Hunger in AzerbaijanHunger in Azerbaijan has been widespread for the last three decades. The country is located to the south of Russia, to the west of the Caspian Sea and to the east of Armenia. Saida Verdiyeva, a mother of two, lives in Toganali, a village in northwest Azerbaijan. Verdiyeva fears that social-distancing measures, which her government established in response to COVID-19, will make it impossible for her to feed herself and her two children.

In October 1991, two months before the collapse of the Soviet Union, Azerbaijan declared its independence from the soviet block. The subsequent years of economic turmoil in her country led to widespread poverty and hunger in Azerbaijan.

Degeneration of Azerbaijan’s Economy Between 1991-1994

By 1995, Azerbaijan had endured a critical socio-economic crisis. According to the IMF, Azerbaijan’s Gross Domestic Product, industrial production, agricultural production, real average monthly wages, household consumption- virtually every meaningful factor of the country’s economy- plummeted between 1991 and 1994. It wasn’t until the end of 1994 that the government took some control over the economic crisis. In 1995, state-led programs were successful in addressing issues of economic degeneration and adverse living standards.

Azerbaijan’s Economy and Global Hunger Index

In 1995, after four years of economic crisis, Azerbaijan had a Global Hunger Index score of 28.30. Consistent with the relatively steady economic improvement between 1995 and 2000, Azerbaijan’s GHI score reached a value of 14.60 in 1996. It remained close to this benchmark in 1997. However, between 1997 and 2000, Azerbaijan’s GHI score increased from 14.89 to 27.50.

For about two years, the numbers show a direct relationship between Azerbaijan’s GHI score and its economy. However, the macroeconomic solutions implemented by the government at the time were deficient in addressing the specific needs of certain regions and populations. In all likelihood, Verdiyeva was among those Azerbaijani whose local problems were not fixed.

Hunger and Poverty in Toganali

Hunger in Azerbaijan, as elsewhere, is linked to poverty, and poverty is often a result of unemployment. Before COVID-19, Verdiyeva worked as a dishwasher for large events. Due to social-distancing measures, there have not been many large events in or around Toganali. As a result, Verdiyeva has struggled to find work.

Many countries around the world are scrambling to prevent hunger crises caused by the global coronavirus pandemic. However, nations that had already implemented relevant social policies and established the necessary bureaucratic infrastructure to handle hunger crises will now have a more nuanced ability to cope.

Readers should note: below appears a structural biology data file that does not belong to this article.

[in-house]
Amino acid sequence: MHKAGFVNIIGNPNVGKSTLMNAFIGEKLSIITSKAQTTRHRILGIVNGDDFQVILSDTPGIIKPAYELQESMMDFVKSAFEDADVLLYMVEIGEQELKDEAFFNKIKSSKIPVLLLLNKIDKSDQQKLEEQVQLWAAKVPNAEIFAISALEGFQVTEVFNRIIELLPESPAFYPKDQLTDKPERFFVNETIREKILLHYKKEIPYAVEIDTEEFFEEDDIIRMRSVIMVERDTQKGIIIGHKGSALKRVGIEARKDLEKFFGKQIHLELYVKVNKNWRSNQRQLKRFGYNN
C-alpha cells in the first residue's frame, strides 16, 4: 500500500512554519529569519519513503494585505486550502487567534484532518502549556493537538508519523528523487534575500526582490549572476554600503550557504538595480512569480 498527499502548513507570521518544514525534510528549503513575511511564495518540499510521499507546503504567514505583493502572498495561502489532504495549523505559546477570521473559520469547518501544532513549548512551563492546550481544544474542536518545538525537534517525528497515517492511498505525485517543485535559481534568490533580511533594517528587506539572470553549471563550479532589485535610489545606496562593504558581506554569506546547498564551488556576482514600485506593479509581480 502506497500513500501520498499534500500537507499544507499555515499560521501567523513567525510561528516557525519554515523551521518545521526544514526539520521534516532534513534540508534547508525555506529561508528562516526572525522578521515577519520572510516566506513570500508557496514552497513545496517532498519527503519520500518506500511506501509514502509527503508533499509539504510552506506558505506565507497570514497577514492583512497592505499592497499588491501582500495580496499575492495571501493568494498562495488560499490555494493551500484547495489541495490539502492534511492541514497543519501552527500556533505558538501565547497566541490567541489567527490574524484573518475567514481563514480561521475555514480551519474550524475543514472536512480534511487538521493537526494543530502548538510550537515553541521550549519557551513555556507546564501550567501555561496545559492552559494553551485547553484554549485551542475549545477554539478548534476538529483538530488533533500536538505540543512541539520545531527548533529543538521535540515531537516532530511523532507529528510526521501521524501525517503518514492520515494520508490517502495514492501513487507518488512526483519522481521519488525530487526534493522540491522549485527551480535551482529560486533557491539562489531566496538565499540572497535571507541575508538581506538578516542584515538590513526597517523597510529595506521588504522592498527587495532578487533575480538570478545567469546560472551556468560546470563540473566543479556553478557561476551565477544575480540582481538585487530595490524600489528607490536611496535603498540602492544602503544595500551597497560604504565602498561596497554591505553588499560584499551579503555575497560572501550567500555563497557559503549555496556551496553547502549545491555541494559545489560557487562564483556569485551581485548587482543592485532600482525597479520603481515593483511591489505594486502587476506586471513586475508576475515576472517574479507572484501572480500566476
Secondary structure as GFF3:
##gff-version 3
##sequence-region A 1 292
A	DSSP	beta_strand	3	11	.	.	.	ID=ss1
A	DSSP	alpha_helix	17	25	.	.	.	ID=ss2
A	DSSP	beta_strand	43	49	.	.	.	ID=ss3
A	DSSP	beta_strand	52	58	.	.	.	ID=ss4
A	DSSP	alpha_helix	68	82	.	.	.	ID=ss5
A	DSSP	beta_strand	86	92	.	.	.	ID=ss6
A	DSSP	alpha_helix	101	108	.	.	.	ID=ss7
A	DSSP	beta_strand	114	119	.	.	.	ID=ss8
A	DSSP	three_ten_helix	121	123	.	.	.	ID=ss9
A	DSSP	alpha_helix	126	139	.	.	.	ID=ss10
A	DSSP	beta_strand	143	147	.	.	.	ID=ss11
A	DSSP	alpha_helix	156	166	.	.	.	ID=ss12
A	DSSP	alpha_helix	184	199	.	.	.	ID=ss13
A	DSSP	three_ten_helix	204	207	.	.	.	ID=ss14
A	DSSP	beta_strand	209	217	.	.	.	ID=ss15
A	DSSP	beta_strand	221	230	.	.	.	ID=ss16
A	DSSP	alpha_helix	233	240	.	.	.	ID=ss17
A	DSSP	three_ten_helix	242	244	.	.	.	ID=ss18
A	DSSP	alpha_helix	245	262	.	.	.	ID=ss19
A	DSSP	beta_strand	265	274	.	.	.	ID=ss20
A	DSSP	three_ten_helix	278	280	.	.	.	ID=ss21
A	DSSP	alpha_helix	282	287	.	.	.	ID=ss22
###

The Agenda for Sustainable Development in Azerbaijan

In 2015, all United Nations Member States agreed to pursue domestic policies in line with the UN’s Sustainable Development Goals. The priorities of the SDGs are to end global poverty and ensure environmental protection. In addition, the SDGs aim to create conditions whereby all people can enjoy peace and prosperity. These objectives are to be fulfilled by 2030.

Among 166 other countries, Azerbaijan ranked 54th in its commitment to the SDGs. Much of Azerbaijan’s success in this regard is owed to the diligence in creating bureaucratic mechanisms to track vulnerable populations and organize data on age, gender and location of such groups.

The SDGs’ principle of “leaving no one behind” involves a preliminary method of accumulating a body of information about vulnerable demographic groups. The implication is that being seen is a prerequisite for being helped.

Verdiyeva and her two children are among those Azerbaijani who will benefit from their country’s commitment to the SDGs and its principle of “leaving no one behind.” In 2013, only 24% of preschool-aged children were enrolled in preschool education in Azerbaijan. By 2017, 75% of preschool-aged children were enrolled in a school where they have access to daily meals.

Likewise, the hourly earnings of female employees and unemployment rates improved from 2010 to 2017. Comprehensive domestic policies, like the SDGs, are institutional methods of ending hunger in Azerbaijan. COVID-19 is an obstacle to reaching this end goal. However, the Azerbaijani government made valiant efforts, especially from 2015 to 2020, to ensure healthier living conditions for its vulnerable populations through the next decade.

– Taylor Pangman
Photo: Flickr